instrument

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See also: Instrument

English[edit]

English Wikipedia has an article on:
Wikipedia

Etymology[edit]

From Old French instrument, from Latin īnstrūmentum (an implement, tool), suffix -mentum.

Pronunciation[edit]

  • IPA(key): /ˈɪnstɹʊmənt/
  • Hyphenation: in‧stru‧ment
  • (file)

Noun[edit]

instrument (plural instruments)

  1. A device used to produce music.
    The violinist was a master of her instrument.
    • 1568, William Cornishe [i.e., William Cornysh], “In the Fleete Made by Me William Cornishe otherwise Called Nyshwhete Chapelman with the Most Famose and Noble Kyng Henry the VII. His Reygne the XIX. Yere the Moneth of July. A Treatise betwene Trouth, and Information.”, in John Skelton, J[ohn] S[tow], editor, Pithy Pleasaunt and Profitable Workes of Maister Skelton, Poete Laureate, Imprinted at London: In Fletestreate, neare vnto Saint Dunstones Churche by Thomas Marshe, OCLC 54747393; republished as Pithy Pleasaunt and Profitable Workes of Maister Skelton, Poete Laureate to King Henry the VIIIth, London: Printed for C. Davis in Pater-noster Row, 1736, OCLC 731569711, page 290:
      The Harpe. [] A harper with his wreſt maye tune the harpe wrong / Mys tunying of an Inſtrument ſhal hurt a true ſonge
  2. A means or agency for achieving an effect.
    • 1905, Baroness Emmuska Orczy, chapter 1, in The Tremarn Case[1]:
      “There the cause of death was soon ascertained ; the victim of this daring outrage had been stabbed to death from ear to ear with a long, sharp instrument, in shape like an antique stiletto, which […] was subsequently found under the cushions of the hansom. […]”
  3. A measuring or displaying device.
    The instrument detected an increase in radioactivity.
  4. A tool, implement used for manipulation or measurement.
    The dentist set down his tray of instruments.
    The scientist recorded the temperature with a thermometer but wished he had a more accurate instrument.
  5. (law) A legal document, such as a contract, deed, trust, mortgage, power, indenture, or will.
    A bond indenture is the instrument that gives a bond its value.
    Negotiable instruments are the foundation of the debt markets.
  6. (figuratively) A person used as a mere tool for achieving a goal.
    • Shakespeare
      Or useful serving man and instrument, / To any sovereign state.
    • Dryden
      The bold are but the instruments of the wise.

Synonyms[edit]

Derived terms[edit]

Translations[edit]

The translations below need to be checked and inserted above into the appropriate translation tables, removing any numbers. Numbers do not necessarily match those in definitions. See instructions at Wiktionary:Entry layout#Translations.

Verb[edit]

instrument (third-person singular simple present instruments, present participle instrumenting, simple past and past participle instrumented)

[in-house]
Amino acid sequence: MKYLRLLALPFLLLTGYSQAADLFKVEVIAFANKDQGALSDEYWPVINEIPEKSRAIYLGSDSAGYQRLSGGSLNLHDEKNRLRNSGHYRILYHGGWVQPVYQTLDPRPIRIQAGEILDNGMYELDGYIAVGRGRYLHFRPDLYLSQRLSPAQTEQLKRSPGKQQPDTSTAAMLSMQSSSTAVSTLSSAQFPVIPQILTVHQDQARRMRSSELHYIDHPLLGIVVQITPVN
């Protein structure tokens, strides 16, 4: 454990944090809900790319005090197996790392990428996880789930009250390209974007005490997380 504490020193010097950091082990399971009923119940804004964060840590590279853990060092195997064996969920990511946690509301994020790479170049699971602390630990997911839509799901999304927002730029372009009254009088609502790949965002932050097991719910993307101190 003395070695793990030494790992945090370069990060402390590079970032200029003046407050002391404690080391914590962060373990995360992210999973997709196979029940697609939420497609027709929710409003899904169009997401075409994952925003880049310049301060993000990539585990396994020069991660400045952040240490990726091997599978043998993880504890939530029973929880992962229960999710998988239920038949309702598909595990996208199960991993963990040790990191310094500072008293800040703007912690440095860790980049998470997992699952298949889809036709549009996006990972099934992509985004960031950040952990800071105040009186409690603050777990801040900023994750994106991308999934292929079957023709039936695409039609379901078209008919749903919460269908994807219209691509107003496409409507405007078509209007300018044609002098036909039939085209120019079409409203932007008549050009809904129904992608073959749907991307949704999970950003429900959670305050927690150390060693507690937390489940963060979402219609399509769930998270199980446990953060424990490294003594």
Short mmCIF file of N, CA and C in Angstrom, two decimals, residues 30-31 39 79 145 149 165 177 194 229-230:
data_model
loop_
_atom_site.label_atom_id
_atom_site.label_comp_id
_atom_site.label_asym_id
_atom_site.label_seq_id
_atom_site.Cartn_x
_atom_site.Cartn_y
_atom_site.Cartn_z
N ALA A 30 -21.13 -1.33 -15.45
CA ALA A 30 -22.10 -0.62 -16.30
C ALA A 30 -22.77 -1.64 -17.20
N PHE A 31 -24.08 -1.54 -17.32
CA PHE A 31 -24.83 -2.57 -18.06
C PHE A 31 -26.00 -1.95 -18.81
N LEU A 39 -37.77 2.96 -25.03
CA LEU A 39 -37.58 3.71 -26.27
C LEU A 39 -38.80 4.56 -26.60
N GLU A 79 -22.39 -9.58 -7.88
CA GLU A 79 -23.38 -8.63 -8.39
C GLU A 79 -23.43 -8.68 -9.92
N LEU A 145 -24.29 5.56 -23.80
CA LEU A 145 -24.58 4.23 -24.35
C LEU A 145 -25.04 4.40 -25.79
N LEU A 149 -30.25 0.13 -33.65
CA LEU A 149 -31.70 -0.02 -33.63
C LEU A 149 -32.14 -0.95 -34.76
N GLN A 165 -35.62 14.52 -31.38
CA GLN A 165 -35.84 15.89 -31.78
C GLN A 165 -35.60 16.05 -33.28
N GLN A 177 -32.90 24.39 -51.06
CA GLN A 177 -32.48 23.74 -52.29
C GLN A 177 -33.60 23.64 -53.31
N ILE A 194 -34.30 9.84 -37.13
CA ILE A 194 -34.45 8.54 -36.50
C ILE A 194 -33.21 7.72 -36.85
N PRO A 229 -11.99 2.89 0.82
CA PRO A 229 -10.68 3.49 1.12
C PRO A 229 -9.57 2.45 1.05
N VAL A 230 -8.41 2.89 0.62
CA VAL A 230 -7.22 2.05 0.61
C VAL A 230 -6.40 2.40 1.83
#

1. (transitive) To apply measuring devices.
  2. (transitive) To devise, conceive, cook up, plan.
  3. To perform upon an instrument; to prepare for an instrument.
    a sonata instrumented for orchestra

Synonyms[edit]

  • (to apply measuring devices): measure, supervise
  • (to devise, conceive):
  • (to perform on an instrument): play
  • (to prepare for an instrument): arrange

See also[edit]

Anagrams[edit]


Catalan[edit]

Noun[edit]

instrument m (plural instruments)

  1. instrument

Dutch[edit]

Dutch Wikipedia has an article on:
Wikipedia nl

Pronunciation[edit]

Noun[edit]

instrument n (plural instrumenten, diminutive instrumentje n)

  1. instrument

Derived terms[edit]


French[edit]

Pronunciation[edit]

Noun[edit]

instrument m (plural instruments)

  1. instrument

Further reading[edit]


Middle English[edit]

Alternative forms[edit]

Etymology[edit]

From Old French instrument, from Latin instrūmentum (tool, device).

Noun[edit]

instrument (plural instruments or instrumentes or instrumentis)

  1. A tool or device used for manipulation, especially for medical and scientific uses.
  2. A device used to produce music; a musical instrument.
  3. A weapon.
  4. A siege engine.
  5. A legal document, such as a contract, deed or will.
  6. The means by which one reaches an end or effect.
  7. A body part that performs a certain function; an organ.
  8. The human body as a whole
  9. One of the five senses

Synonyms[edit]

Descendants[edit]

References[edit]


Middle French[edit]

Noun[edit]

instrument m (plural instrumens)

  1. (musical) instrument
  2. instrument (device, often mechanical)

Norwegian Bokmål[edit]

Norwegian Wikipedia has an article on:
Wikipedia no

Noun[edit]

instrument n (definite singular instrumentet, indefinite plural instrument or instrumenter, definite plural instrumenta or instrumentene)

  1. an instrument

Derived terms[edit]


Norwegian Nynorsk[edit]

Norwegian Nynorsk Wikipedia has an article on:
Wikipedia nn

Noun[edit]

instrument n (definite singular instrumentet, indefinite plural instrument, definite plural instrumenta)

  1. an instrument

Derived terms[edit]


Polish[edit]

Polish Wikipedia has an article on:
Wikipedia pl

Etymology[edit]

From Latin īnstrūmentum ("an implement, tool").

Pronunciation[edit]

Noun[edit]

instrument m inan

  1. instrument

Declension[edit]

Derived terms[edit]

Further reading[edit]


Romanian[edit]

Noun[edit]

instrument n (plural instrumente)

  1. instrument

Swedish[edit]

Pronunciation[edit]

Noun[edit]

instrument n

  1. an instrument (of music, for measurement, method, tool, or financial contract), a device

Declension[edit]

Declension of instrument 
Singular Plural
Indefinite Definite Indefinite Definite
Nominative instrument instrumentet instrument instrumenten
Genitive instruments instrumentets instruments instrumentens

Related terms[edit]